The U.S. has for the first time acknowledged that China has deployed its new JL-3 long-range intercontinental ballistic missiles on six PLA Navy’s Type 094 (Jin-class) nuclear submarines, allowing it to target the U.S. continent from closer to its own shores.
According to a report by Bloomberg, Admiral Sam Paparo, the head of the U.S. Pacific Fleet, told military reporters at a conference in Washington on Friday that China’s six Jin-class nuclear-powered submarines are now “equipped with JL-3 intercontinental ballistic missiles.”
“They were built to threaten the U.S.,” he said, adding that the U.S. will “keep close track of those submarines.”
While the Type 094 (Jin-class) submarines were known to be equipped with JL-2 ballistic missiles, this is the first acknowledgment from the U.S. that China has deployed its latest JL-3 missiles, which it has been testing since 2018. Like the JL-2, the JL-3 is designed to deliver multiple warheads, including nuclear warheads.
In May 2021, the South China Morning Post reported that China was seeking to upgrade its Type 094 submarines, allowing them to carry the more powerful JL-3 missiles.
While the JL-2 is said to have a range of about 8,000 – 9,000 km (approximately 4,900 to 5,500 miles), much is not known about the capabilities of the JL-3. The new missile is reported to have a range of over 9,000 to 10,000 km (approximately 5,500 to 6,200 miles), which is comparably lesser than the range of the American Trident II missile, which has a range of 12,000 km (7,500 miles) or the Russian Bulava submarine-launched ballistic missiles (SLBMs).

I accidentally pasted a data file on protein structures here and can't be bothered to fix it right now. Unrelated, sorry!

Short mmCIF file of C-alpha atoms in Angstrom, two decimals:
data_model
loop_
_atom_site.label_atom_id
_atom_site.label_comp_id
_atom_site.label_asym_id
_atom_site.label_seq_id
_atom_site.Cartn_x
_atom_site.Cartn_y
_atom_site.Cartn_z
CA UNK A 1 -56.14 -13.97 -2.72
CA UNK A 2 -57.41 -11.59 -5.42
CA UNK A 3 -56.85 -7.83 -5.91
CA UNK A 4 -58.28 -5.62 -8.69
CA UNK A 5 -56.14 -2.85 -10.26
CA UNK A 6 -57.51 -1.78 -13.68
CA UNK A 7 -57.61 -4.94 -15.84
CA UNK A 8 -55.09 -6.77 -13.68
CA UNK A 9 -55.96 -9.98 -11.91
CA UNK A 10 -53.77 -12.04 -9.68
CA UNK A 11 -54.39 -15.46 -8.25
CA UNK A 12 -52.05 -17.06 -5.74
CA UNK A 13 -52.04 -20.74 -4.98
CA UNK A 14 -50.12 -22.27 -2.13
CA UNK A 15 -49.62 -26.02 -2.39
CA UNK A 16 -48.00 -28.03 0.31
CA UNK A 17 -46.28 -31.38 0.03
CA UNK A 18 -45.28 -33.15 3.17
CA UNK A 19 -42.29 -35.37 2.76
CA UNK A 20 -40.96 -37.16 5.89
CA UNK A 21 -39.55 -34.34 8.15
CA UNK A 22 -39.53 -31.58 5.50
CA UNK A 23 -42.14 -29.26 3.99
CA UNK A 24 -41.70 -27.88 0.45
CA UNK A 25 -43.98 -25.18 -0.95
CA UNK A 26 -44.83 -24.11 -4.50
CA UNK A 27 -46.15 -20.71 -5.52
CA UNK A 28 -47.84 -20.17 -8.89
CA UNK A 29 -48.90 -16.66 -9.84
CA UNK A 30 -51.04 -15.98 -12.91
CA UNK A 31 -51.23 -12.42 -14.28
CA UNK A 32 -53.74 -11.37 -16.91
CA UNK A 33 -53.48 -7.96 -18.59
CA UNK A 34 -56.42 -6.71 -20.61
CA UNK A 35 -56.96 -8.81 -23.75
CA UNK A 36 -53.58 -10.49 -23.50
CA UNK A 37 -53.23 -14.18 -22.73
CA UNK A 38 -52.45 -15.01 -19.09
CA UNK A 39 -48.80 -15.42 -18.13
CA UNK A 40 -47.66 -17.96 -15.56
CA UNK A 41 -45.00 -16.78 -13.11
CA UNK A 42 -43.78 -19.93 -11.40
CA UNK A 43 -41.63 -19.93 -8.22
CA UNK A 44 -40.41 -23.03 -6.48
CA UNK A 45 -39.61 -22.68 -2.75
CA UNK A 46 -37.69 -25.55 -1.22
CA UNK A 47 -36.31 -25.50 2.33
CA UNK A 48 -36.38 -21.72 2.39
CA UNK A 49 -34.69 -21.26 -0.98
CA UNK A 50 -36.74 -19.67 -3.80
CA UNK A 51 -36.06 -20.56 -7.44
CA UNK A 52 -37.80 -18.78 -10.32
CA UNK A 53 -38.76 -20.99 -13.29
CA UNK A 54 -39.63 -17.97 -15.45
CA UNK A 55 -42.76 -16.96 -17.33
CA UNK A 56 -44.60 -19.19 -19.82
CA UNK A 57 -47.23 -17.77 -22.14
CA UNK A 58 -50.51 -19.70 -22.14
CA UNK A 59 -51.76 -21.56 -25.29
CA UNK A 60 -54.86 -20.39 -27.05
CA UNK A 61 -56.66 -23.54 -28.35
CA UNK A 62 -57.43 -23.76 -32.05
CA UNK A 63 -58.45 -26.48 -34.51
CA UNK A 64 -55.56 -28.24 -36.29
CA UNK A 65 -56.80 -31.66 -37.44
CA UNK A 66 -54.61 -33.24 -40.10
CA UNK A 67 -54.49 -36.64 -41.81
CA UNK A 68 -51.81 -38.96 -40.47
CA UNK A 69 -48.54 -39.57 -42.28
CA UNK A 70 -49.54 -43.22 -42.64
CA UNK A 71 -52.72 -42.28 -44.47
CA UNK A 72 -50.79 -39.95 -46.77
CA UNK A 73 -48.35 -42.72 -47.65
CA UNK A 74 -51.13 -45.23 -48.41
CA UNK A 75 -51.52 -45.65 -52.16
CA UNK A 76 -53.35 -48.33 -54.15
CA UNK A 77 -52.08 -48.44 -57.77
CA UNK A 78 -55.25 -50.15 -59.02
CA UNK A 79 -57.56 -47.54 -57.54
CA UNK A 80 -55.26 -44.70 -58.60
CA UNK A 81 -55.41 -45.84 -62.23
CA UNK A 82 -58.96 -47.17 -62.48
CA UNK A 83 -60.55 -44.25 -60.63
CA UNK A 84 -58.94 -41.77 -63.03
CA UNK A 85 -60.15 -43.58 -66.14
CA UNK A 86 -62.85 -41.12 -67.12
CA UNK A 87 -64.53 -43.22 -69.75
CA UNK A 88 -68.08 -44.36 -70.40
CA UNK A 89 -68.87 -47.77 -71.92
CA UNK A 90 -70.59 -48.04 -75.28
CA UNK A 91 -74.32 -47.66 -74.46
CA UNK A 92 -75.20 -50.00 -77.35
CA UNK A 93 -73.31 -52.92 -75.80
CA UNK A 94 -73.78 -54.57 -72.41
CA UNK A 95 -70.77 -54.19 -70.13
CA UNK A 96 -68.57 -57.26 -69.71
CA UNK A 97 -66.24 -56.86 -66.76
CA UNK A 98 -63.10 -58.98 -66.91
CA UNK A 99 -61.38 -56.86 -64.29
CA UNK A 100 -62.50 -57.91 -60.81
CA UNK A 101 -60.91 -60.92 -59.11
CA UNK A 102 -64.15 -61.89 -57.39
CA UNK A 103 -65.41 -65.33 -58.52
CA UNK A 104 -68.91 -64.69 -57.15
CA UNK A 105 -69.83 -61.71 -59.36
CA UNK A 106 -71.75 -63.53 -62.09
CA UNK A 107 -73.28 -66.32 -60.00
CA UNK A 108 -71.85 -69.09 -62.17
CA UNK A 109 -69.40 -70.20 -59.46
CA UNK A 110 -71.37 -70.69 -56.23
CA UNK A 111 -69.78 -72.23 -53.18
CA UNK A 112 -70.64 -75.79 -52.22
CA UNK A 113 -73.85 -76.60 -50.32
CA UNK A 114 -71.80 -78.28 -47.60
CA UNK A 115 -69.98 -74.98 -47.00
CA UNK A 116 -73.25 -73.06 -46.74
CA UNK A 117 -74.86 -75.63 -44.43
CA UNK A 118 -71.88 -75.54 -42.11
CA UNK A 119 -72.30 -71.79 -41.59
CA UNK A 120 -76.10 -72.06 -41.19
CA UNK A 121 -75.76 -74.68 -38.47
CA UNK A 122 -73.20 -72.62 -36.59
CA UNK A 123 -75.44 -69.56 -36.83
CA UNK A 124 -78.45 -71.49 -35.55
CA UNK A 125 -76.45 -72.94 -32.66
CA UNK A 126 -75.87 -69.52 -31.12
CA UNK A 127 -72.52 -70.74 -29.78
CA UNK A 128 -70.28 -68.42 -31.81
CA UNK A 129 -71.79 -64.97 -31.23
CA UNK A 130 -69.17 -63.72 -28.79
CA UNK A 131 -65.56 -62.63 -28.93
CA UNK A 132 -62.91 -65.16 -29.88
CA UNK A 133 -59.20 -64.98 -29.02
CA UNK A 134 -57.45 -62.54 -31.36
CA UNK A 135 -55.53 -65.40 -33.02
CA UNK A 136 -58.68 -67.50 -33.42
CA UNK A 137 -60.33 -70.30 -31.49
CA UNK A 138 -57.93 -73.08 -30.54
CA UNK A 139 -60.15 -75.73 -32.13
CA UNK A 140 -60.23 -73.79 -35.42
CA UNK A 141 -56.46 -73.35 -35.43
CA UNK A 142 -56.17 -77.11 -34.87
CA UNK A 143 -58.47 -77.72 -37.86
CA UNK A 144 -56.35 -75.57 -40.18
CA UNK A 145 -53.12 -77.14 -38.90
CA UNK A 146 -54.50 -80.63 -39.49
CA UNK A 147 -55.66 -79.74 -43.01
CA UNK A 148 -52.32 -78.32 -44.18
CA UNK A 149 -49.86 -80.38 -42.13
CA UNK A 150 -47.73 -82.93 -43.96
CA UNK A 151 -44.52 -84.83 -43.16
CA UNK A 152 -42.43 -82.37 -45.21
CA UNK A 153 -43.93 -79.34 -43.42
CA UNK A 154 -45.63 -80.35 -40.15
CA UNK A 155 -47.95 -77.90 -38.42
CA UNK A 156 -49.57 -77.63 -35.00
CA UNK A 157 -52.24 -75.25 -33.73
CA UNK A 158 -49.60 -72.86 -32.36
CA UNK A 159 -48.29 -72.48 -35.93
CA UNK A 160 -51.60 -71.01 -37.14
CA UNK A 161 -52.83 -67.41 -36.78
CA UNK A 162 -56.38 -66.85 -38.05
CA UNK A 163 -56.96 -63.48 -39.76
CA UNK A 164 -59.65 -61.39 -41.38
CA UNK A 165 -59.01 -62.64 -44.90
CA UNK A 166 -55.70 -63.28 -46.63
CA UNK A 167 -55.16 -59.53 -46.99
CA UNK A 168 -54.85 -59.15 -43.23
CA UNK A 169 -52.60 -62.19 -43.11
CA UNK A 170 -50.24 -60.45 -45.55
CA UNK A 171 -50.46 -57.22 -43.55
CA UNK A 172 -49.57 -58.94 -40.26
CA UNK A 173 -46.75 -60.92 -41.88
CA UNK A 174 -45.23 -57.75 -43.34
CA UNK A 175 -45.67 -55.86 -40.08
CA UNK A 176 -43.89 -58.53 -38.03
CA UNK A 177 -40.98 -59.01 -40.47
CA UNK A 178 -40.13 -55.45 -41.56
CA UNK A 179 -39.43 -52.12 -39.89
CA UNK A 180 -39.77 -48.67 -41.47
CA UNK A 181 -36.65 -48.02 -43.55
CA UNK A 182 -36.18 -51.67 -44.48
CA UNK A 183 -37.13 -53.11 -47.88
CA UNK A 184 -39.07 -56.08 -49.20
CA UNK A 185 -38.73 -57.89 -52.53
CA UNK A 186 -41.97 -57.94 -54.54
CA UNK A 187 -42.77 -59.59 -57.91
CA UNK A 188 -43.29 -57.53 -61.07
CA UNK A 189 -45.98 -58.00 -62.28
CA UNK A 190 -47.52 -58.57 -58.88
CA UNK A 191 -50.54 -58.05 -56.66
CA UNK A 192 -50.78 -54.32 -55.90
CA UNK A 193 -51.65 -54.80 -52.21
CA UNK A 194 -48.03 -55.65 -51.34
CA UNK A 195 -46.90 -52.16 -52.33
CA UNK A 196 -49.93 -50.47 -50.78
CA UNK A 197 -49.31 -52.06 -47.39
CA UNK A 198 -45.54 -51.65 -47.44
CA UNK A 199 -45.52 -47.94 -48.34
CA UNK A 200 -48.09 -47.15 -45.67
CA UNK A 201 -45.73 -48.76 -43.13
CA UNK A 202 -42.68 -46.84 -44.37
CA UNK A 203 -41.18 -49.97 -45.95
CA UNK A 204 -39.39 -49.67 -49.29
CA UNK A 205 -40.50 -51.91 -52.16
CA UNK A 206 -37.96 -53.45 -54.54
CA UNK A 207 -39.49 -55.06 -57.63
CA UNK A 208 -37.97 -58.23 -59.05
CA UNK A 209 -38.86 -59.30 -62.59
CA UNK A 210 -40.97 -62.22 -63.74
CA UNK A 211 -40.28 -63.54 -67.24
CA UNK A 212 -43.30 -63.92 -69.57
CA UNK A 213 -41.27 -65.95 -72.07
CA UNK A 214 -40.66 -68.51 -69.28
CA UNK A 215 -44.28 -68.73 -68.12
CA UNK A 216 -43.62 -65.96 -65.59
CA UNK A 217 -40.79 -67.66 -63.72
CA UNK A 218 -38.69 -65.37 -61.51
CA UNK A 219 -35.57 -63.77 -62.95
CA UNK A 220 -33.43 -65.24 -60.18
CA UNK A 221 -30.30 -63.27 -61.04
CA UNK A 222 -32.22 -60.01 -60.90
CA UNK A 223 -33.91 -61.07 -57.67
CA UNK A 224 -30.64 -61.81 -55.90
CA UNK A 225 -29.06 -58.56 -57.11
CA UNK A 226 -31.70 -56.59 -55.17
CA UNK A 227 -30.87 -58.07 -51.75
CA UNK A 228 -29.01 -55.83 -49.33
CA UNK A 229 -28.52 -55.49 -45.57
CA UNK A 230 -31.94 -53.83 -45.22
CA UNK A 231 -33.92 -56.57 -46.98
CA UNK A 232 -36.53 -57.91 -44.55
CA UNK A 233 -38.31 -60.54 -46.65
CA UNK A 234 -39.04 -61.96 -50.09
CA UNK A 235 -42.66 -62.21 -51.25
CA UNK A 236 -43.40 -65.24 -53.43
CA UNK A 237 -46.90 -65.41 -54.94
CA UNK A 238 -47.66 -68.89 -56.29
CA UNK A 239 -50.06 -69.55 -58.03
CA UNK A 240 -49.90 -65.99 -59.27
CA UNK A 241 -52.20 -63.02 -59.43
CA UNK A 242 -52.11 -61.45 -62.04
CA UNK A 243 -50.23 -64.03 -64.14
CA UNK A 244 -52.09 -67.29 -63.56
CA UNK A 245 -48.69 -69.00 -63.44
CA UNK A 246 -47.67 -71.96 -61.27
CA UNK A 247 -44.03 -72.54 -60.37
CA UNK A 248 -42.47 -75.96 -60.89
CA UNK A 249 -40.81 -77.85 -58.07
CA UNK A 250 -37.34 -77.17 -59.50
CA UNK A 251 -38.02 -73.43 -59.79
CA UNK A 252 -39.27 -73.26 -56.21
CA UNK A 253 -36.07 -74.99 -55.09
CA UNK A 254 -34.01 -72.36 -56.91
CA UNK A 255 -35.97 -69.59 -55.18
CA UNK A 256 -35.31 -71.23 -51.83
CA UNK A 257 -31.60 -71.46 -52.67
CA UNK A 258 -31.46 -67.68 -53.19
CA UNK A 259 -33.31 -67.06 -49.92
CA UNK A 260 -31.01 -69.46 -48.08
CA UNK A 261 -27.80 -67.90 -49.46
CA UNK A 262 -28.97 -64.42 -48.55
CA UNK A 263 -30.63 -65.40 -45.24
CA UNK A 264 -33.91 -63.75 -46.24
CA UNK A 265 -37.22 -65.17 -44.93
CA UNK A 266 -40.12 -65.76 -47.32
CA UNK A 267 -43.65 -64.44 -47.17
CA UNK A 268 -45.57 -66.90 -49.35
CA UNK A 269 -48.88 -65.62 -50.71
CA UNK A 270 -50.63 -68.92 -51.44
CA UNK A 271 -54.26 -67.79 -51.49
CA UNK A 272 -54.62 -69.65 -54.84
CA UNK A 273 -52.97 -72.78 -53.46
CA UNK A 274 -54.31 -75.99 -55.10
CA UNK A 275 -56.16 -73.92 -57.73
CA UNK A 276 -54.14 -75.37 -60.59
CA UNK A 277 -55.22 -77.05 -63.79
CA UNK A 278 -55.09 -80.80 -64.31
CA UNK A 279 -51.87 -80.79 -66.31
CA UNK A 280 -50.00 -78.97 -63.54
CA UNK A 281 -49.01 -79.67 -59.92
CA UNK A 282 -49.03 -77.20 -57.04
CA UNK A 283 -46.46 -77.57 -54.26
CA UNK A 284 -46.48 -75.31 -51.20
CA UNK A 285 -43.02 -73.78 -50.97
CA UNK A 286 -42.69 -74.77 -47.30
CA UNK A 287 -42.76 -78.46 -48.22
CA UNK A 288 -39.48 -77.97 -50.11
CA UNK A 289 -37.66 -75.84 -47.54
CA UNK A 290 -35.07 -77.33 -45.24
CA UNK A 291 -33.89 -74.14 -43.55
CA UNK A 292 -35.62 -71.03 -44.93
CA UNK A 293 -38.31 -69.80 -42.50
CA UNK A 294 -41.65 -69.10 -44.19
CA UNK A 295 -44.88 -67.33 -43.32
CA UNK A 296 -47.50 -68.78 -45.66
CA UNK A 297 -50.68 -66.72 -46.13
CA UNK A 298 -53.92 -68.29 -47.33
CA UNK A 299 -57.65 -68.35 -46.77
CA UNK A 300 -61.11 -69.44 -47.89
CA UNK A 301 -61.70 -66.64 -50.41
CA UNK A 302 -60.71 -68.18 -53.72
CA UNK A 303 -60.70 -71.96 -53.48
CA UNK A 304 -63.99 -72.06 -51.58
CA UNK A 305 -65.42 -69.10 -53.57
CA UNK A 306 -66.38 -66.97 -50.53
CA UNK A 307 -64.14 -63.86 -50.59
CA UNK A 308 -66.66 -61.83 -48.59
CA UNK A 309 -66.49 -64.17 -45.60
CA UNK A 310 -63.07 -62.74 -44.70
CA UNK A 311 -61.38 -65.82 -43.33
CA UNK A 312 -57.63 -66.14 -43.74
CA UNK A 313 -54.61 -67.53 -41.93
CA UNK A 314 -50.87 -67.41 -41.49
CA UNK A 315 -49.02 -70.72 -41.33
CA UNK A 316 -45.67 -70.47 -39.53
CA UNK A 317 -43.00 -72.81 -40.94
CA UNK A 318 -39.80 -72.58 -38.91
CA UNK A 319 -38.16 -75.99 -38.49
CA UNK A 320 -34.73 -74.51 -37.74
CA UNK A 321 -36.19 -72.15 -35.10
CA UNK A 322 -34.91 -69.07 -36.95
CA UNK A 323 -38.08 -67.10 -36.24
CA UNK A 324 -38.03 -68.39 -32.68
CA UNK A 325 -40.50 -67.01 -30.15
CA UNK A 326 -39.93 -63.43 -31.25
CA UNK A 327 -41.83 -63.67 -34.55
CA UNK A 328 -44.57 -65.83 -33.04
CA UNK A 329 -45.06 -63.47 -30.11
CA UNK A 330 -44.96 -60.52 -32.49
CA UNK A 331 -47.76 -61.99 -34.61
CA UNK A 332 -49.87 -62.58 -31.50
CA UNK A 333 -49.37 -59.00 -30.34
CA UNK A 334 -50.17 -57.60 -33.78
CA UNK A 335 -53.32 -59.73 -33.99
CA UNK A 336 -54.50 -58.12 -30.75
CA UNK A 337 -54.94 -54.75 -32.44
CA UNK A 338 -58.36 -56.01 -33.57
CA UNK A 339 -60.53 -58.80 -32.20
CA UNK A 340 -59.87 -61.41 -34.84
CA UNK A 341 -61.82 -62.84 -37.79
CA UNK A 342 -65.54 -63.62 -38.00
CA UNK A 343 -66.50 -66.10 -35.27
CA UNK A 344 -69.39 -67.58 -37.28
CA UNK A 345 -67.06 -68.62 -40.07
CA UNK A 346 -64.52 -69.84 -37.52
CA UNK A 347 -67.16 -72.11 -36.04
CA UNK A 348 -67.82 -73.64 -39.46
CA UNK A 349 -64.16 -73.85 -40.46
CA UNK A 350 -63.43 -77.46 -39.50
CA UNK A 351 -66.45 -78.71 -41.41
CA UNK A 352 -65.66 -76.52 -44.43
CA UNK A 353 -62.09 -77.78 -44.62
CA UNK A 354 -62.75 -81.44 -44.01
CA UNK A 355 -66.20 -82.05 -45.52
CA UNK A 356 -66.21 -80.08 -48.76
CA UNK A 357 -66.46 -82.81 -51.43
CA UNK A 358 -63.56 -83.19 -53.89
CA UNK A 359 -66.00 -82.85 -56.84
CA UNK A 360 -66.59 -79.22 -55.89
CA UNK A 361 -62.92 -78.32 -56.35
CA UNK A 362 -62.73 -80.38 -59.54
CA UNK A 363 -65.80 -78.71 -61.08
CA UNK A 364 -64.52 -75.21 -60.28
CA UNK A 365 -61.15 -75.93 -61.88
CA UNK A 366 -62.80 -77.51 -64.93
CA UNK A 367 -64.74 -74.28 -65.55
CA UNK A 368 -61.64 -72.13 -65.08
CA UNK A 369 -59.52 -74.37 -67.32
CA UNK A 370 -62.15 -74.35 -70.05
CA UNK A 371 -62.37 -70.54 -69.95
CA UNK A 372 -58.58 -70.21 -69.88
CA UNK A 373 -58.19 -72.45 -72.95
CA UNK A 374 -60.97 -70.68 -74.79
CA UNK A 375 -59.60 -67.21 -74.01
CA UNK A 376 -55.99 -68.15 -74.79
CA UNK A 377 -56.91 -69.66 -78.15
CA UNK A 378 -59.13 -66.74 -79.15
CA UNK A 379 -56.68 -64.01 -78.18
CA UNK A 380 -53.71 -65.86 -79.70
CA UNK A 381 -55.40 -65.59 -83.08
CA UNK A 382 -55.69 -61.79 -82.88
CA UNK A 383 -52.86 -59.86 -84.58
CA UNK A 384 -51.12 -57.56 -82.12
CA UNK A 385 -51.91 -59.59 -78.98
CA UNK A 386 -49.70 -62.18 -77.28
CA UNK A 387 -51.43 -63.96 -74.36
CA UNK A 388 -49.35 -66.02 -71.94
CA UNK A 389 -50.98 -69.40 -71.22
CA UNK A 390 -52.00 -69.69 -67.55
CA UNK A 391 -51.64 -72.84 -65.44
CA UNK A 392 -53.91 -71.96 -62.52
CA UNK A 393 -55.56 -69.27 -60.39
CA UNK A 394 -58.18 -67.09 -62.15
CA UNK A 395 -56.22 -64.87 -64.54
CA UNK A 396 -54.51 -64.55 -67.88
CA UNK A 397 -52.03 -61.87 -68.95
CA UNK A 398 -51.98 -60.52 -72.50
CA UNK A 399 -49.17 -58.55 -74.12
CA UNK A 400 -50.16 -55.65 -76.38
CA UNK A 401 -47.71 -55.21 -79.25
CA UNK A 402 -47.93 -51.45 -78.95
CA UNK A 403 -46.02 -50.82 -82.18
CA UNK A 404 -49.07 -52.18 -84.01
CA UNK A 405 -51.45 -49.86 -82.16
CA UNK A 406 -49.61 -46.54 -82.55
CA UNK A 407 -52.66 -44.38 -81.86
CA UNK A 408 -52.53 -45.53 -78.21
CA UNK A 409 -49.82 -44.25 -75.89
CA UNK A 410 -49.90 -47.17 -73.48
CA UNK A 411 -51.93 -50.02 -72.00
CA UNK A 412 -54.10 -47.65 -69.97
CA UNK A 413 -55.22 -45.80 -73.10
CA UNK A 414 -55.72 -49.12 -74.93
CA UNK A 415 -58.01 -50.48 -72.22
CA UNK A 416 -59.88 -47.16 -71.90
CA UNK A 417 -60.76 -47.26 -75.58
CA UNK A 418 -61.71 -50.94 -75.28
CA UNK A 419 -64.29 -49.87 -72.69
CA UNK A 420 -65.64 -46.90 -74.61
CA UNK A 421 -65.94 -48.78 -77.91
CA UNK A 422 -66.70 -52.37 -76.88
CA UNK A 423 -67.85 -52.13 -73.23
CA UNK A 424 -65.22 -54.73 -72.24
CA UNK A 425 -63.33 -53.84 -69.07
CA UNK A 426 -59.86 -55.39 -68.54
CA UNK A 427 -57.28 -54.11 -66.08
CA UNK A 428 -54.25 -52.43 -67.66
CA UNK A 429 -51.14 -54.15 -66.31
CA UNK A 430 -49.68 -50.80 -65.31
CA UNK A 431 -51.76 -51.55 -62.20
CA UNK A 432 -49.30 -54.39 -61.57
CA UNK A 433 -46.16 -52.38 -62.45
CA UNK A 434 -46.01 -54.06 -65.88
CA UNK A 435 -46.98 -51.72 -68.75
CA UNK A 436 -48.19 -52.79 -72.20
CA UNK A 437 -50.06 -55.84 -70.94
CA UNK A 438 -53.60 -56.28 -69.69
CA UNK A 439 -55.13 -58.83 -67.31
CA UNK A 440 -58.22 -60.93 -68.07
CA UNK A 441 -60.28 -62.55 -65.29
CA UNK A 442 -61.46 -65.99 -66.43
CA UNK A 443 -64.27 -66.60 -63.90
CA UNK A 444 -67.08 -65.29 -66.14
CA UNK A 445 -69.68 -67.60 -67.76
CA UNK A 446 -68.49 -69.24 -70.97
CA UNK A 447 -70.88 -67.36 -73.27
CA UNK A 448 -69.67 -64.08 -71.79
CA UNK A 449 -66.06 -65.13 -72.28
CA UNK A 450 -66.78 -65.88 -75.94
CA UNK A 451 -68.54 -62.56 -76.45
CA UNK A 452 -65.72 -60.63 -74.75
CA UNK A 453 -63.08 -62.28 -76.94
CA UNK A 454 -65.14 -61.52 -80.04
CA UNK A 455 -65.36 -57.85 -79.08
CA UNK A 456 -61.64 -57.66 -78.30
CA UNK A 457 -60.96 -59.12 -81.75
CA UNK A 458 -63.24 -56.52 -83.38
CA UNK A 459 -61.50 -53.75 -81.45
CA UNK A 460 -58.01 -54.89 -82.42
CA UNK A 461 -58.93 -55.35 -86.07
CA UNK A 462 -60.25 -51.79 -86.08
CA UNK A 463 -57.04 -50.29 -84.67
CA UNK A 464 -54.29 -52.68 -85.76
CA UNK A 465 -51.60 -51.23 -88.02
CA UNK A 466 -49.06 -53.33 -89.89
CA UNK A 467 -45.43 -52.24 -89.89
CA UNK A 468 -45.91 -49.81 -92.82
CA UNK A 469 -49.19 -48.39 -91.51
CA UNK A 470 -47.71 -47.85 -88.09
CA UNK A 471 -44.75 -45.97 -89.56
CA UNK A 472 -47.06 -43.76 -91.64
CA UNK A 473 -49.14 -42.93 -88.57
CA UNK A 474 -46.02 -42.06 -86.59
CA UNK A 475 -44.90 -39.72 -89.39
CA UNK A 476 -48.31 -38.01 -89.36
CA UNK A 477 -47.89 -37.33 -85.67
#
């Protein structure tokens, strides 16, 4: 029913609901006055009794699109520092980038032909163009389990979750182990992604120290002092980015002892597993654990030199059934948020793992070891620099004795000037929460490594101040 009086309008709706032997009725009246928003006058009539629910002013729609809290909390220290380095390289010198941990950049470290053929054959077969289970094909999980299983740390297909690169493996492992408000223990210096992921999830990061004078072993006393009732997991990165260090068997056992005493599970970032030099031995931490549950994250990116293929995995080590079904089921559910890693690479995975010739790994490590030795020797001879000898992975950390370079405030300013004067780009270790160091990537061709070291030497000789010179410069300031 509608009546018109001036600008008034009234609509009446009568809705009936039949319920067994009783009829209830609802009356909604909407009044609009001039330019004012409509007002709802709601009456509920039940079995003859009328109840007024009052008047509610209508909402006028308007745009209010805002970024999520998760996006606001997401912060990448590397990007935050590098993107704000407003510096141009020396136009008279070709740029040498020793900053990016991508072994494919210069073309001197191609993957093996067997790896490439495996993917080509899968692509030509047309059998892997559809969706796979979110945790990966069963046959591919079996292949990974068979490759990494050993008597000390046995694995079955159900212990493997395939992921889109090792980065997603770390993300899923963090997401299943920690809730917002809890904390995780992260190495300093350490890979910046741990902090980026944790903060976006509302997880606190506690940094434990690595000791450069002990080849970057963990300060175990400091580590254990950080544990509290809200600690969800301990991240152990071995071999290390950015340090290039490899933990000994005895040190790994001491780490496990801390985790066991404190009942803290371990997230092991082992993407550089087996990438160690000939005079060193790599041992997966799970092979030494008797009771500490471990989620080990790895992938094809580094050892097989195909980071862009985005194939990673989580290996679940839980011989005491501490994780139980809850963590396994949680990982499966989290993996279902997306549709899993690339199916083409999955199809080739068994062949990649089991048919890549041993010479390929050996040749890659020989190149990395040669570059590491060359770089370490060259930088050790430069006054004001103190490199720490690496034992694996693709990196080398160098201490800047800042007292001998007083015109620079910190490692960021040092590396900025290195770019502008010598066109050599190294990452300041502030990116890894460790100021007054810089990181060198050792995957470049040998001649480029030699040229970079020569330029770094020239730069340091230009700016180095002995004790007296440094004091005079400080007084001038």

Raising speculation about the range of the JL-3, the U.S. Strategic Command Commander Admiral Charles Richard told the Senate Armed Services Committee in March that the newly developed JL-3 missiles having a longer range would “allow the People’s Liberation Army Navy’s (PLAN) now six JIN-class ballistic missile submarines (SSBN)” to target continental US “from a protected bastion within the South China Sea.”
However, commenting on the Bloomberg report, Hans Kristensen, Director of the Nuclear Information Project, Federation of American Scientists, said on Twitter the JL-3 could target more, but not all continental US.
In a series of tweets, Kristensen pointed out that “unlike the JL-2, the longer-range JL-3 SLBM can deliver “multiple” warheads. But the weight of full load would probably reduce maximum range,” of the missile.
In the following tweet, Kristensen stressed that “despite its longer range, the JL-3 cannot hit anywhere in the United States (or elsewhere) that cannot already be hit by China’s existing land-based missiles,” a capability that Beijing has possessed “since the 1980s.”
Meanwhile, Chinese state-run Global Times, which said that Beijing has not announced the commissioning of the JL-3, slammed the U.S. for having “ulterior motives” by hyping the “China Threat” to increase military presence in the Asia-Pacific.
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